Six journalists were arrested in Ivory Coast [government website, in French] on Sunday and charged with “spreading false information,” according to media outlets [Abidjan report, in French] and public prosecutors. The journalists, including three media owners, allegedly published stories designed to incite further mutiny by security forces in the country who are protesting over compensation. The alleged “false news” appeared in Le Temps, Notre Voie and L’Inter and SoirInfo [websites]. Multiple publishing groups in the country have condemned the arrests and called for the journalists, who are currently being held in the capital city Abidjan, to be released. Among those demanding their release is Patrice Yao, president of the Groupement des Editeurs de Presse de Côte d’Ivoire, who said in a statement, “The professional organizations … strongly condemn the arbitrary and unlawful detention of their colleagues and demand their unconditional release.”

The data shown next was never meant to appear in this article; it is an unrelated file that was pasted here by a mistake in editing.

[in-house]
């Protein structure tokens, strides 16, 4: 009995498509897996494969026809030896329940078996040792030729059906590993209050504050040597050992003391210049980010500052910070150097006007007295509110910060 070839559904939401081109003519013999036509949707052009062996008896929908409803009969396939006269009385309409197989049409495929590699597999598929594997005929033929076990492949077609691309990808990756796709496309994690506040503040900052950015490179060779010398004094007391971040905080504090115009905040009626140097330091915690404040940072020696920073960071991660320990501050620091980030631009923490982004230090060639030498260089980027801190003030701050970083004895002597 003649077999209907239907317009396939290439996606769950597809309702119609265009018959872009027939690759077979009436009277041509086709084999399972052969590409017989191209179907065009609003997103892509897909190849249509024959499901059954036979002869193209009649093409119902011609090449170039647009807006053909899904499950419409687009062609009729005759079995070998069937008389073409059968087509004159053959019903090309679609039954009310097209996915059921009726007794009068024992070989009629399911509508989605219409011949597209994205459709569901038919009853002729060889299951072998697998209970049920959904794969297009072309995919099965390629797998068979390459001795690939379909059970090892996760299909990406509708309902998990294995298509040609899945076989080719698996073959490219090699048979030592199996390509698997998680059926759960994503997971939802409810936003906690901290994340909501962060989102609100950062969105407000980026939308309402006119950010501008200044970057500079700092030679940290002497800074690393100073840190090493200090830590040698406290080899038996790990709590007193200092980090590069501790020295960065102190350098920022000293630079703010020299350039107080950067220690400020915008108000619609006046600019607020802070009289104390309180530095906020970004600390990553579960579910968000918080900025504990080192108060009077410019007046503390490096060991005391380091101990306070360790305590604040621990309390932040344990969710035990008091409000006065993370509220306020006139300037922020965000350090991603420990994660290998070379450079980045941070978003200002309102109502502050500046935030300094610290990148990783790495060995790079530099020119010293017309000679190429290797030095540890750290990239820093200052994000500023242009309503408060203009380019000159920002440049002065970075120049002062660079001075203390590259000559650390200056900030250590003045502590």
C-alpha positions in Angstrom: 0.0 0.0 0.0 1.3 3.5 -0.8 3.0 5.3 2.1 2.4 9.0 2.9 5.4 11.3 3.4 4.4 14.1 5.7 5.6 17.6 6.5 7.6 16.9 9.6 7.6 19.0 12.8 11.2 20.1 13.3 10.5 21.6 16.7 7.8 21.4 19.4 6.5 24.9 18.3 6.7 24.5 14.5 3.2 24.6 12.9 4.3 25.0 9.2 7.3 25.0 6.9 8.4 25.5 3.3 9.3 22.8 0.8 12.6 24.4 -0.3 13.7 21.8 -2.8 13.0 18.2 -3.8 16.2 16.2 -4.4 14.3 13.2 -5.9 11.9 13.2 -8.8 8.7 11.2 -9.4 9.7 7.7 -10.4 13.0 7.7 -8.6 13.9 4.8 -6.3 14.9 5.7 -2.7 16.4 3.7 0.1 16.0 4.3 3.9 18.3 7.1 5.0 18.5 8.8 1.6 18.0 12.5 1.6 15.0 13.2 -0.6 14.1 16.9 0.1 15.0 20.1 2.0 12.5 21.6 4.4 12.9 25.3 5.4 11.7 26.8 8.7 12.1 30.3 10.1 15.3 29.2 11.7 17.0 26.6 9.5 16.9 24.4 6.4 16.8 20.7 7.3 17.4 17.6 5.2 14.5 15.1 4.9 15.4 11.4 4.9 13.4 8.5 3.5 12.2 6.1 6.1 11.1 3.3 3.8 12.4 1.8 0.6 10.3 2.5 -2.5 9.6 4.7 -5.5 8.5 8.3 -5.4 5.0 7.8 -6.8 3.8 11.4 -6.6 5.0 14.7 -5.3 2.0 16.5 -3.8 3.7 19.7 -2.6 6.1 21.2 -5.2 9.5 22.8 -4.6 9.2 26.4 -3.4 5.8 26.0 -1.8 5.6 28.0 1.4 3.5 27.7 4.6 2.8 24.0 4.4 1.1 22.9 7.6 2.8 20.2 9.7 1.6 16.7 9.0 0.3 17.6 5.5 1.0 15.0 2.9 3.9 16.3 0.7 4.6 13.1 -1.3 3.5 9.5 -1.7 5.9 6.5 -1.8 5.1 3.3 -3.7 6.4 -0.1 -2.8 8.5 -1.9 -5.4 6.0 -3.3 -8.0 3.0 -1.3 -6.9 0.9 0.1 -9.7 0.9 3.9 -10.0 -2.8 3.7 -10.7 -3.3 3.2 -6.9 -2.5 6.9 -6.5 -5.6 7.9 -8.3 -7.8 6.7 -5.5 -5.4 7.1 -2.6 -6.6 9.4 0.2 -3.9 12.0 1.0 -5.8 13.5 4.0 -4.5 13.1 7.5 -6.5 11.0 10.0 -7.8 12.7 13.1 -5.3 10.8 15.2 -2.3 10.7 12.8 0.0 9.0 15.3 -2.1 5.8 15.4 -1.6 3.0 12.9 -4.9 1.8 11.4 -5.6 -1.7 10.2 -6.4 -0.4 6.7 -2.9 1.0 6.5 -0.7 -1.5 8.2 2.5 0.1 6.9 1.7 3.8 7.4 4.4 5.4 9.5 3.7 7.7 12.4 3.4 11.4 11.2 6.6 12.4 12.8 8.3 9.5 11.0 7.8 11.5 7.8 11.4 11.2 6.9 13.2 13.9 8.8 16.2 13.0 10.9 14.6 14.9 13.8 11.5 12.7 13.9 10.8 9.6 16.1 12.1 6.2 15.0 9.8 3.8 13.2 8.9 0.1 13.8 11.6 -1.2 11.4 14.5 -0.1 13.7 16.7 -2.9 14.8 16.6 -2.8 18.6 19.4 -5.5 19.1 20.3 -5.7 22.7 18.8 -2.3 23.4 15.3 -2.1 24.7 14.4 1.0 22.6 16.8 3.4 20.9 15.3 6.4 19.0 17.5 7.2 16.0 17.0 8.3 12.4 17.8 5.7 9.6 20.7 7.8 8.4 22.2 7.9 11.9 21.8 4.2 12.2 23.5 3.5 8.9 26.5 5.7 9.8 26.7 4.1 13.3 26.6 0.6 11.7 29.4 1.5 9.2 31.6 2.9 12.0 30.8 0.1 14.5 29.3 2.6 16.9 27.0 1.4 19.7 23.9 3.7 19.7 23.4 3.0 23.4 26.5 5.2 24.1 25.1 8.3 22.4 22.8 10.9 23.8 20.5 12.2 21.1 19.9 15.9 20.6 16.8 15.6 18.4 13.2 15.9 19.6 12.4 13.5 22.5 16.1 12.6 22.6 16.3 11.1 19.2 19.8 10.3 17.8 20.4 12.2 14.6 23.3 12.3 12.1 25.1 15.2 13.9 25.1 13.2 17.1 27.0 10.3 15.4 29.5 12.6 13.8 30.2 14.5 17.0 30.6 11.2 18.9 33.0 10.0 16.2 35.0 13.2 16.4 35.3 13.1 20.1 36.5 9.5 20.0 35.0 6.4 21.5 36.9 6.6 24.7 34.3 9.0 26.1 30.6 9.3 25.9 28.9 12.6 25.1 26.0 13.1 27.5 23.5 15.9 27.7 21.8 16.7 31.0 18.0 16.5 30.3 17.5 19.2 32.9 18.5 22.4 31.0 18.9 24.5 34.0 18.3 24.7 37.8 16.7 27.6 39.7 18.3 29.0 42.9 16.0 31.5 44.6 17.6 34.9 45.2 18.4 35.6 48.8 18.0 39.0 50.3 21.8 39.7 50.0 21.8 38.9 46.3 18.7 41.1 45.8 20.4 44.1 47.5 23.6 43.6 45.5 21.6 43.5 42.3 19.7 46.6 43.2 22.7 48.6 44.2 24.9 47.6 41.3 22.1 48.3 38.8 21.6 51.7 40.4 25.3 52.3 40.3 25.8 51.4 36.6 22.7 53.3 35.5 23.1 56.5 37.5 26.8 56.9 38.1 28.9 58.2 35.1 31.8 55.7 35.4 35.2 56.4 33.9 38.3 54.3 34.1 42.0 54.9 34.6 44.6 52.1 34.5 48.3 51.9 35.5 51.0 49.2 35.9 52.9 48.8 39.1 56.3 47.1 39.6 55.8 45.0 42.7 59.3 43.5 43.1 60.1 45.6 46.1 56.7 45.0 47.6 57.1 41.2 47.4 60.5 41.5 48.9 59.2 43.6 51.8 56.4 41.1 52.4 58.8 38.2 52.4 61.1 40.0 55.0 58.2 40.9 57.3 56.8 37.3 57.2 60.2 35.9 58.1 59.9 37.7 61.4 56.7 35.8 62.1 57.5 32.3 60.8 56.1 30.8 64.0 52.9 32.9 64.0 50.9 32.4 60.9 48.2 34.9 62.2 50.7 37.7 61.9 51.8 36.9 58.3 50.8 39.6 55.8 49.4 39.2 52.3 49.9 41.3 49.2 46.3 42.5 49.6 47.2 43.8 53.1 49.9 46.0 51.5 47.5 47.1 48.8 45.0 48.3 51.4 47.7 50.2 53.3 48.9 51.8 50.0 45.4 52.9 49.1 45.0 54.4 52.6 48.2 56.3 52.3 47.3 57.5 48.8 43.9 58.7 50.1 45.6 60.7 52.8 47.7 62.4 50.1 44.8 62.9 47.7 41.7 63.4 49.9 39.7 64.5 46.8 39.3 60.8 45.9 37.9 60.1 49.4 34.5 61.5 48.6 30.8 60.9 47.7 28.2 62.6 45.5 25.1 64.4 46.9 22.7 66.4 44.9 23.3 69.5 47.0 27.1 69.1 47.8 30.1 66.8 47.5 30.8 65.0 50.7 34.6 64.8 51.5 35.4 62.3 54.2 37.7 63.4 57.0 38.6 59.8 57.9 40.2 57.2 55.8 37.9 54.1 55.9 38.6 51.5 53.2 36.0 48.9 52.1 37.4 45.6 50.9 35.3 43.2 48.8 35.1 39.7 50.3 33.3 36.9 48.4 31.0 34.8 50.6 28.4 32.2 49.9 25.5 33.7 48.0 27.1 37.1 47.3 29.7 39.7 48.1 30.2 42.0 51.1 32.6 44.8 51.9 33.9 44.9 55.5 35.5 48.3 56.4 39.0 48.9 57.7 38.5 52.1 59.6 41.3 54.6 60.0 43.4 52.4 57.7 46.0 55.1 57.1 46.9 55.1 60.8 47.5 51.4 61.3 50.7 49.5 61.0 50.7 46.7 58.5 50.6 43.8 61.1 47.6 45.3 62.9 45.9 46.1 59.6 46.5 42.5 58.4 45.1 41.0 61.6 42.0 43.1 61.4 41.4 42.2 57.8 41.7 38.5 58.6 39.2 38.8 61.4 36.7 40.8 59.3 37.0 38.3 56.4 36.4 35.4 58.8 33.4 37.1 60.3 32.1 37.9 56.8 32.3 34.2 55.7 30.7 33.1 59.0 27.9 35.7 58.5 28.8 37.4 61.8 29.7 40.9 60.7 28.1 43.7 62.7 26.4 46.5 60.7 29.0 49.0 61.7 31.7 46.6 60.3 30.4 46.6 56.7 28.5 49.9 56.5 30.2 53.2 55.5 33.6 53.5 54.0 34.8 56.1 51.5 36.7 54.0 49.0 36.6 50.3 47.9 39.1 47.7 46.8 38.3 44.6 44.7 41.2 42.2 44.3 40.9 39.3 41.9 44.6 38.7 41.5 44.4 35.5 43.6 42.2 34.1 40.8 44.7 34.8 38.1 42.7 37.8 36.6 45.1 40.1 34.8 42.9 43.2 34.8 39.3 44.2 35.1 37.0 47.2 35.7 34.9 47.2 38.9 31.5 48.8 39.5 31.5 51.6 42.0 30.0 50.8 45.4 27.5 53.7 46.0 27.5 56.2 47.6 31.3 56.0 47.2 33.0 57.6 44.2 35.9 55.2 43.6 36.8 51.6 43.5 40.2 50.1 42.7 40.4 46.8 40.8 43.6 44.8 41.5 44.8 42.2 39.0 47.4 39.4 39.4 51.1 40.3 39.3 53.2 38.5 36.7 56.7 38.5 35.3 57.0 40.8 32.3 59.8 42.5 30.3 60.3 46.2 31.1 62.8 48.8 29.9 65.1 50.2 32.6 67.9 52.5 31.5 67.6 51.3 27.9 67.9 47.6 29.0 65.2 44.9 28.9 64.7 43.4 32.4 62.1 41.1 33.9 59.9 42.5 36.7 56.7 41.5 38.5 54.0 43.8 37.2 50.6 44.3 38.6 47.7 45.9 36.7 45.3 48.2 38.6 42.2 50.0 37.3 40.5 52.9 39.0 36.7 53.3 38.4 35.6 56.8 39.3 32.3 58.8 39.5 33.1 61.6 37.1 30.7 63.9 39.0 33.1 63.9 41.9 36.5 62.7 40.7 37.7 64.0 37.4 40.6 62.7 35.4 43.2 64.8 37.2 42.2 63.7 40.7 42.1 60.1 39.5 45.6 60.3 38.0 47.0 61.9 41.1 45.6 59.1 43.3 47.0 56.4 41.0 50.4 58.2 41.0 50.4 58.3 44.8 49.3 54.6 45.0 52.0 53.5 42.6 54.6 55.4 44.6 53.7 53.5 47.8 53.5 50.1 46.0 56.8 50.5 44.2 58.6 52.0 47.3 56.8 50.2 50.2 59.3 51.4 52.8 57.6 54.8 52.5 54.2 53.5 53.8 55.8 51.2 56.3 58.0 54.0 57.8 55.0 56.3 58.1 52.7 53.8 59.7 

The Ivory Coast has faced turmoil since 2010 when former president Laurent Gbagbo [BBC profile; JURIST news archive] lost his second presidential race to former prime minister Alassane Ouattara [BBC profile]. In January, UN Independent Expert Mohammed Ayat described [JURIST report] some of the challenges that Ivory Coast must face as the UN Operation in Cote d’Ivoire (UNOCI) withdraws from the country.The EU recognized that Ouattara defeated Gbagbo, but Gbagbo refused to concede victory [JURIST report]. Gbagbo has been accused [JURIST report] of starting a civil war after losing the presidency, which resulted in 3,000 deaths and the displacement of one million people. Voters in the Ivory Coast successfully approved [JURIST report] a new constitution last year. In November, Oattara signed [JURIST report] the constitution into law. Amid political tensions, the Ivory Coast continues to host human rights violations. In July, the UN released a report [JURIST report] claiming that the Ivory Coast needed to make greater efforts to prevent and punish rape. In May, the Human Rights Watch called [JURIST report] for the trial of the former Ivory Coast first lady to be credible, fair, and followed by the trials of other high-level rights abusers.